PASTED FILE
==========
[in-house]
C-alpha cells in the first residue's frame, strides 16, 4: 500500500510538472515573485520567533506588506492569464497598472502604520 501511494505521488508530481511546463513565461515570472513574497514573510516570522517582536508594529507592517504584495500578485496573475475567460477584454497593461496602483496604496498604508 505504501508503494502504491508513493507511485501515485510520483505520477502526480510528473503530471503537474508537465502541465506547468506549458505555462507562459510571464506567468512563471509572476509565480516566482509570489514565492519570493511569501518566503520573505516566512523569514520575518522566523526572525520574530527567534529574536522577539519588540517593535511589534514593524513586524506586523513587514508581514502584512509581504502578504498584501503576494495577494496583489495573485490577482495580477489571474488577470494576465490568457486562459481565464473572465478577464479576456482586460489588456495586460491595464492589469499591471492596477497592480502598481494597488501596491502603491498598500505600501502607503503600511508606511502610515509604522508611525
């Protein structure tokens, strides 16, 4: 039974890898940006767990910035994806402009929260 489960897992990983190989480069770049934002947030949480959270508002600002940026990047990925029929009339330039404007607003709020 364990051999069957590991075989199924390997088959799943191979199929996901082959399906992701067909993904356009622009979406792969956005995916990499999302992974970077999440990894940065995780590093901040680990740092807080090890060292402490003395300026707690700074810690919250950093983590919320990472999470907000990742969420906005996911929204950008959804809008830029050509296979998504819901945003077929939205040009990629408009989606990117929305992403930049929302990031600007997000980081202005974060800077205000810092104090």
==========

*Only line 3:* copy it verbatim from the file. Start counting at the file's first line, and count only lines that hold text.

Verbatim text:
């Protein structure tokens, strides 16, 4: 039974890898940006767990910035994806402009929260 489960897992990983190989480069770049934002947030949480959270508002600002940026990047990925029929009339330039404007607003709020 364990051999069957590991075989199924390997088959799943191979199929996901082959399906992701067909993904356009622009979406792969956005995916990499999302992974970077999440990894940065995780590093901040680990740092807080090890060292402490003395300026707690700074810690919250950093983590919320990472999470907000990742969420906005996911929204950008959804809008830029050509296979998504819901945003077929939205040009990629408009989606990117929305992403930049929302990031600007997000980081202005974060800077205000810092104090």